Monday, September 24, 2018

Overcoming the Pit

When I read Psalm 40 I am reminded of those times when I get stuck in the pits of living.  Pits can happen lots of ways.  I can fall into a pit of bad choices.  I can be pushed into the pit by other people who wish me ill.  I can fall into the pit because of the infirmity that comes from living in a fallen world.  Satan can entice me into the pit.  There are lots of pits and lots of dangers in living life.  The old song "A Mighty Fortress" reminds us that the world is filled with devils.  So ... what to do?

I can think of three quick responses.  The Psalmist in Psalm 40 says one thing right off the bat ... "I waited patiently for the Lord (Ps. 40:1)."  My nature is to fix things.  I am not stellar at the patience thing and I try to be a "doer" when I should be patient and watch for what God is doing.  David said to wait with patience 'for the Lord.'  Not for a quick fix.  Not for a popular or trendy solution.  Not for my best thinking or my wits to figure out my situation.  For the LORD!  God's solution and plan is always the best for me.  Step 1 in Celebrate Recovery is "we admitted we were powerless over our addictions and compulsive behaviors and that our lives had become unmanageable."  I am not the solution to getting out of the pit!

The second response is to realize who is the solution.  I know I cannot solve these problems and issues.  I am not the solution to getting out of the pit.  But God is!  "He lifted me out of the pit and set my feet on solid ground (Ps. 40:2)." Step 3 (CR) is "I made a decision to turn my life and my will over to the care of God."  When each of us became a Christian we should have prayed a prayer.  If we didn't we should revisit our faith and pray that prayer now.  "Jesus ... come into my heart and my life.  I know I am a sinner and I believe with my heart that Jesus, God's Son, is my source of forgiveness and salvation.  Jesus ... take my life and make it what you want.  Take my will and mold it to yours.  Take my heart and change it to your perfect plan.  Send your Spirit to counsel and guide me to your place."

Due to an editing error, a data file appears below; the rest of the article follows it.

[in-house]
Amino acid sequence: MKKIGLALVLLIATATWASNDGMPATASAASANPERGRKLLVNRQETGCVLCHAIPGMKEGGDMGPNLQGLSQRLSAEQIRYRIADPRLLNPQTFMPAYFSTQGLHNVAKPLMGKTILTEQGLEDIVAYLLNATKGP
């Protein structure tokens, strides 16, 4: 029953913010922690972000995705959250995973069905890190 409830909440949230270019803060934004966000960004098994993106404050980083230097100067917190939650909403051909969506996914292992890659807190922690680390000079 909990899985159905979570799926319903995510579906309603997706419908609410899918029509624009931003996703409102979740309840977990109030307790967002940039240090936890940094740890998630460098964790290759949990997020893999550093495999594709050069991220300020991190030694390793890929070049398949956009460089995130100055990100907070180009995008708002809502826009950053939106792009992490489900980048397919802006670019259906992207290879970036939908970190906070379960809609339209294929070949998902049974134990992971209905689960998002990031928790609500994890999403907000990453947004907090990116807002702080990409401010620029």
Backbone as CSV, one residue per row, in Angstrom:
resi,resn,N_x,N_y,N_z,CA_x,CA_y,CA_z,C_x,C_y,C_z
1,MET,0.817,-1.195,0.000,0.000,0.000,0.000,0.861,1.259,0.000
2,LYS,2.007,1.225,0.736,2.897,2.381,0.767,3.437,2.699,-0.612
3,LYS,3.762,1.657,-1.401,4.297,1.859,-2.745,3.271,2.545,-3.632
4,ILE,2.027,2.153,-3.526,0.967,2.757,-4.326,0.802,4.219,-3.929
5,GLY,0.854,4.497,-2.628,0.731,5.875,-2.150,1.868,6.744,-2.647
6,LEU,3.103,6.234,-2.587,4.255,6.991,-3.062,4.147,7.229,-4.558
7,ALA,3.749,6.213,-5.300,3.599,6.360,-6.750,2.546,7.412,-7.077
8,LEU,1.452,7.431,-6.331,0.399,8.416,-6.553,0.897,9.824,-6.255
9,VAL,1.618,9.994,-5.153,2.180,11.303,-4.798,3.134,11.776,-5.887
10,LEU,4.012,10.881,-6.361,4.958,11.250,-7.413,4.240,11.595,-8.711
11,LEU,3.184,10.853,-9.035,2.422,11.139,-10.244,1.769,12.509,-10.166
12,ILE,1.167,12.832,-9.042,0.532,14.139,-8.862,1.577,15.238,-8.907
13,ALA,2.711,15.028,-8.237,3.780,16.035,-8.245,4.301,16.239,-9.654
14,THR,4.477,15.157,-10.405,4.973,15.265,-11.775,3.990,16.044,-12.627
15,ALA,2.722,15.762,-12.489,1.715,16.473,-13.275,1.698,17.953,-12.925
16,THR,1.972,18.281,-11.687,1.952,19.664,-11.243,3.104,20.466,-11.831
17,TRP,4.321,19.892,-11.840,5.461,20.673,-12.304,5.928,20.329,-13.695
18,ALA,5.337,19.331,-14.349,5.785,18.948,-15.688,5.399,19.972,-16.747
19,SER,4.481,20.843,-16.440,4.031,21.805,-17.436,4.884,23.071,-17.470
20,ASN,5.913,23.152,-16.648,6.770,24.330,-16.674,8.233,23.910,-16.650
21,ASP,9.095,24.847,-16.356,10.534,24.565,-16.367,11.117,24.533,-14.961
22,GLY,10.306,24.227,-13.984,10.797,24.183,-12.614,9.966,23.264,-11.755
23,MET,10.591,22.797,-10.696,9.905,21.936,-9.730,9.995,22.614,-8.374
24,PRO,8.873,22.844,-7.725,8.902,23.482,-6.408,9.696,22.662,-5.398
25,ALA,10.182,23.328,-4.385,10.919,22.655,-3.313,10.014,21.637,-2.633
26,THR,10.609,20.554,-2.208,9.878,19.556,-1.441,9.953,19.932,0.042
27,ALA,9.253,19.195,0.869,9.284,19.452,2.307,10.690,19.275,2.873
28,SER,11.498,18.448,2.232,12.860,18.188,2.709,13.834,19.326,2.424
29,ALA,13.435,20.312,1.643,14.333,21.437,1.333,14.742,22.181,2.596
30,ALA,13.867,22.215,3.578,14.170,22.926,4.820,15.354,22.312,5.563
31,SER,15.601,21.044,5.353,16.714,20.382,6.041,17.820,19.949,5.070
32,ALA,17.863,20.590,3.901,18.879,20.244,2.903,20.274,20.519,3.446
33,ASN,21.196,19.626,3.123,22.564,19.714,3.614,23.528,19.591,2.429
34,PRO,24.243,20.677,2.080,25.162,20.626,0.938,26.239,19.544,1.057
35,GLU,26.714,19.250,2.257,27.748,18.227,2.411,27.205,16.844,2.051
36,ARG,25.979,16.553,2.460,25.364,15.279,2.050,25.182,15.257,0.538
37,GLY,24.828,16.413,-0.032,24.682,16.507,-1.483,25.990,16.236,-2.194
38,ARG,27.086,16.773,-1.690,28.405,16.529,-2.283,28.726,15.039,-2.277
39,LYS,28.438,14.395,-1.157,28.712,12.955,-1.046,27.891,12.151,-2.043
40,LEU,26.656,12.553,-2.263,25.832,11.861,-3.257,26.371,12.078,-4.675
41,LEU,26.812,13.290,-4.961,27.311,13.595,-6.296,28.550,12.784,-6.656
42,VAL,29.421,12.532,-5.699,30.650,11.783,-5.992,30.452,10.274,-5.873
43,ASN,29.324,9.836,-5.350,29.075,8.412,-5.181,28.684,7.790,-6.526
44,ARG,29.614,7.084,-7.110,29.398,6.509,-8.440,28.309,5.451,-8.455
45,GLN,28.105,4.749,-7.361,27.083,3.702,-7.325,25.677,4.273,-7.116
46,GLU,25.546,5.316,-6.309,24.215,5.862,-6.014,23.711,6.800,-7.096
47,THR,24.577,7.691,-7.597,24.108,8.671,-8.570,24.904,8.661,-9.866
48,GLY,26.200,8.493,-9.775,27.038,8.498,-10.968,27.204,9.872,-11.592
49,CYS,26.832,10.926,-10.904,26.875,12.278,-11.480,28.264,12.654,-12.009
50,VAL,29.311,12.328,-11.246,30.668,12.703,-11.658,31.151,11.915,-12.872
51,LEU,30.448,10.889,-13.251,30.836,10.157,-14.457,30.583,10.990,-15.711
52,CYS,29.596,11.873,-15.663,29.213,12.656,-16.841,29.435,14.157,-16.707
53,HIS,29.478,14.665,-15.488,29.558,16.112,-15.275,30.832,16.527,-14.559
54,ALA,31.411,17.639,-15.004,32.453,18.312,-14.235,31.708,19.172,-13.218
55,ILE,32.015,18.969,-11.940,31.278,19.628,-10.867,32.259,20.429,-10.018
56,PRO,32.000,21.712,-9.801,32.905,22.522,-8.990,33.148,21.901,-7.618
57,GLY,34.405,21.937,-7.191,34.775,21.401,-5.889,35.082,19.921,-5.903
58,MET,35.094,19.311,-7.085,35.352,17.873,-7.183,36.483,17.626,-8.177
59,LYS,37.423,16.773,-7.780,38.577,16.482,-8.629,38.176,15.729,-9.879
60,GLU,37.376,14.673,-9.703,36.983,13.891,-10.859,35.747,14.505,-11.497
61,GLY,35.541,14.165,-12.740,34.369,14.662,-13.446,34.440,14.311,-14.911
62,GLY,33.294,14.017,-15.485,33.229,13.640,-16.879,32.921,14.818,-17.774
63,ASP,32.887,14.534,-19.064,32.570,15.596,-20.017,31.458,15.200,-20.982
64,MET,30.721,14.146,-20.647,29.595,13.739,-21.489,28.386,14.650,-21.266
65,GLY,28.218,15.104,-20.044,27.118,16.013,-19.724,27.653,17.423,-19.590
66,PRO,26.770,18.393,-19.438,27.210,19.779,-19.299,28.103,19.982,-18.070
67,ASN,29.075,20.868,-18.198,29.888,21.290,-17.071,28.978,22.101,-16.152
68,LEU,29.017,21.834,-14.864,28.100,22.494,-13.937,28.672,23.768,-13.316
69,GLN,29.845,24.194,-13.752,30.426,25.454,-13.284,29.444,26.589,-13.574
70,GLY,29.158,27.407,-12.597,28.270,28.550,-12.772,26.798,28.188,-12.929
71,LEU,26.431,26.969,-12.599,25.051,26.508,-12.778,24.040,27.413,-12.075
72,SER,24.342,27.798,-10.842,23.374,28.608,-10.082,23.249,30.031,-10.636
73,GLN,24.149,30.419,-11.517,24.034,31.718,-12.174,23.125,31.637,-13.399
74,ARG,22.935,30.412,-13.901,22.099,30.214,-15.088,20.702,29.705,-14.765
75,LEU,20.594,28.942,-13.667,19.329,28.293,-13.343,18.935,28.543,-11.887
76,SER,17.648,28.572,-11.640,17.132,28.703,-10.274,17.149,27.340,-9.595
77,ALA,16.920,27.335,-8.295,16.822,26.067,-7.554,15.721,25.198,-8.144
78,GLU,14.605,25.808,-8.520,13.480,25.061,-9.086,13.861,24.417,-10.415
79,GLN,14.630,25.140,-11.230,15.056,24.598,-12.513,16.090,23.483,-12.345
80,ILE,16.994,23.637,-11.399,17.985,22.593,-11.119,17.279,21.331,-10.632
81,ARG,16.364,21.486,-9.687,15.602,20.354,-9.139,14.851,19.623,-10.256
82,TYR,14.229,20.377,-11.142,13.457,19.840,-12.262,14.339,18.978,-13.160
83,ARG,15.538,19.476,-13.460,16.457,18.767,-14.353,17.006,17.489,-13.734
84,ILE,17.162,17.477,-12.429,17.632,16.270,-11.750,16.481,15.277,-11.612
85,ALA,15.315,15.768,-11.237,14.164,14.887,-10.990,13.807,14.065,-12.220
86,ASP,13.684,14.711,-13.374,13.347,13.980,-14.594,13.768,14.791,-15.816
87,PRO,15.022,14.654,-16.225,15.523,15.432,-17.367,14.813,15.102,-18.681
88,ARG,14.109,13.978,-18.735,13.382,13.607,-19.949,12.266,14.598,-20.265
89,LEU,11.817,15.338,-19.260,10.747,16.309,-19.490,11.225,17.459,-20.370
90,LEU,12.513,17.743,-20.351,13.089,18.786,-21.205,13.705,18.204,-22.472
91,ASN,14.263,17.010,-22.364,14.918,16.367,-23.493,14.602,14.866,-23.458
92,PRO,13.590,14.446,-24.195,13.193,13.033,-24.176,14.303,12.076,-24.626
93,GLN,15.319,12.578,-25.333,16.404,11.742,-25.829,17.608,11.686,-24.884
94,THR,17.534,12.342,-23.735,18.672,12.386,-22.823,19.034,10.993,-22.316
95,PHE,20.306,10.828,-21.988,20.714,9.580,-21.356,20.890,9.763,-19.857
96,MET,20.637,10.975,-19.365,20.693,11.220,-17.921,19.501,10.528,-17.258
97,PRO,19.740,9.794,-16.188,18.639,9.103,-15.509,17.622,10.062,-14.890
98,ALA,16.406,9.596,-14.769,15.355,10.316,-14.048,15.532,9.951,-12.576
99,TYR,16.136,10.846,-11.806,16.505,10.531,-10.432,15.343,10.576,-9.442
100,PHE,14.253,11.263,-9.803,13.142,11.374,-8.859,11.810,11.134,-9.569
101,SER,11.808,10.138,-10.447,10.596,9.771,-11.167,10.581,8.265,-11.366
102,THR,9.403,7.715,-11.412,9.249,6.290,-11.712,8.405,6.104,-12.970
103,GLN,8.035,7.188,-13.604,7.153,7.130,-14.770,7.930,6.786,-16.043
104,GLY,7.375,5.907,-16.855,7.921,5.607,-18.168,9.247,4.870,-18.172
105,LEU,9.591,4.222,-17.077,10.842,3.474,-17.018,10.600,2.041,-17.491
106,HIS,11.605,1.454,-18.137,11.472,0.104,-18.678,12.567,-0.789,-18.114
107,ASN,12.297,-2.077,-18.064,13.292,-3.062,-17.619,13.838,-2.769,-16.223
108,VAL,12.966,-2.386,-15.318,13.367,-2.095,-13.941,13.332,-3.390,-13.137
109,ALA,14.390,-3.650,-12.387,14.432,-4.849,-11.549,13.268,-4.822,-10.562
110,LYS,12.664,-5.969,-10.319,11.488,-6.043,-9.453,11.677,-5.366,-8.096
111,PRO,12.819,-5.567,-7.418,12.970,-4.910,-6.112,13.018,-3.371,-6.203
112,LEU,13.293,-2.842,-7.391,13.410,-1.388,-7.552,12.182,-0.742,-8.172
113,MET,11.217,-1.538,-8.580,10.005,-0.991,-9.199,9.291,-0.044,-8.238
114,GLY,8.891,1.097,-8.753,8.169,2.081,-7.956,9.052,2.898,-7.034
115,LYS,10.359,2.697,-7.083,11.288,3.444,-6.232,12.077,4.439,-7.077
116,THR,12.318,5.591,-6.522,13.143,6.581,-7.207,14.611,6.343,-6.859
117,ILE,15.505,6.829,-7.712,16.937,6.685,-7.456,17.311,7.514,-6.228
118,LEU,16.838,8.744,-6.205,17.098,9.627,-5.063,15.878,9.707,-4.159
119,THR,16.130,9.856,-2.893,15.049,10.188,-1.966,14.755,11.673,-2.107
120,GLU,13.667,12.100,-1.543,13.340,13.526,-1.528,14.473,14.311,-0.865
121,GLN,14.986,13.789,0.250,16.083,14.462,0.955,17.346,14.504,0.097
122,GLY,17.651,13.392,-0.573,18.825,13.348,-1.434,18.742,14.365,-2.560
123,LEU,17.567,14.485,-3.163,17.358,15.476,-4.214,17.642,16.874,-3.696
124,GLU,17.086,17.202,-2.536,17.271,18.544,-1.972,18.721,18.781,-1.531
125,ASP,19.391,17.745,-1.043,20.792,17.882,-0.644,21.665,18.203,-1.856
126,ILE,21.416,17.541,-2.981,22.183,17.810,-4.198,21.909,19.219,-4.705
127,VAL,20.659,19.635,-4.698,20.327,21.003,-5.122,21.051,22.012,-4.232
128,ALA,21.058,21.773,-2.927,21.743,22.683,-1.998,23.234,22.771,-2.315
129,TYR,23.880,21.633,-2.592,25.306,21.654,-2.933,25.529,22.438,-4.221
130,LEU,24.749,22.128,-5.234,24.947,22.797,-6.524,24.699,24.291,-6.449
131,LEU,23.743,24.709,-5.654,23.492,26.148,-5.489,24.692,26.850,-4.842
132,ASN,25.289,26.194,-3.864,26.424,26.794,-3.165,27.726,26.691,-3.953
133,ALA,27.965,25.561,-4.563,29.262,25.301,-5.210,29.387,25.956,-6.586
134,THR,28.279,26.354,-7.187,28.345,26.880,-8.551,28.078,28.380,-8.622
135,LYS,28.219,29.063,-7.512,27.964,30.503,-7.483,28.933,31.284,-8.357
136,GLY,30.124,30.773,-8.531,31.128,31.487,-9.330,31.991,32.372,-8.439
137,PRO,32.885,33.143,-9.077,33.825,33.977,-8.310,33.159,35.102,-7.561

Now for the third thing!  We appropriate and apply what we have realized and confessed.  Yes we are not the solution.  Yes Jesus IS the solution.  But now comes the work of applying the things we have learned.  God has lifted us out of the pit.  Now we must walk (with God's help) into the life He will make for us.  "He has given us a new song to sing.  Many will see what He has done and be amazed (Ps. 40:3)."  God's presence in out life is manifested in fruit and power that molds our everyday life and changes lots of things.

In Kentucky I met a man who had been in the church for all of his life.  He was a 70+ year-old Kentucky basketball fan and the SPRC Chair of the little church I served.  He went to ALL of the home games and many of the away games.  He was rabid for the Kentucky Wildcats!  One day he came to me after I preached about priorities.  He said, "I have been placing basketball in the wrong place on my priority list.  I give money, time and energy to basketball that belongs to God.  I will never again let a basketball game get in the way of my church and my relationship with Jesus."  Two years later I preached his funeral and got to tell this story of being changed by God.  He had been singing a new song praising the Lord and many heard his story and were amazed at the change.  And I believe God smiled and said, "Well done my good and faithful servant."  Randy

Monday, September 17, 2018


Last week was the anniversary of 9/11.  Every time that date rolls around I remember the exact place I was when I heard the news.  I was driving on the South Circle near the Montgomery Mall heading to work at Asbury UMC on Narrow Lane Rd. in Montgomery.  While I was driving people were perishing, including over 400 (estimates vary) first-responders.  These brave men and women ran into the fray and the danger to help others.  THAT is a very Jesus-like thing to do!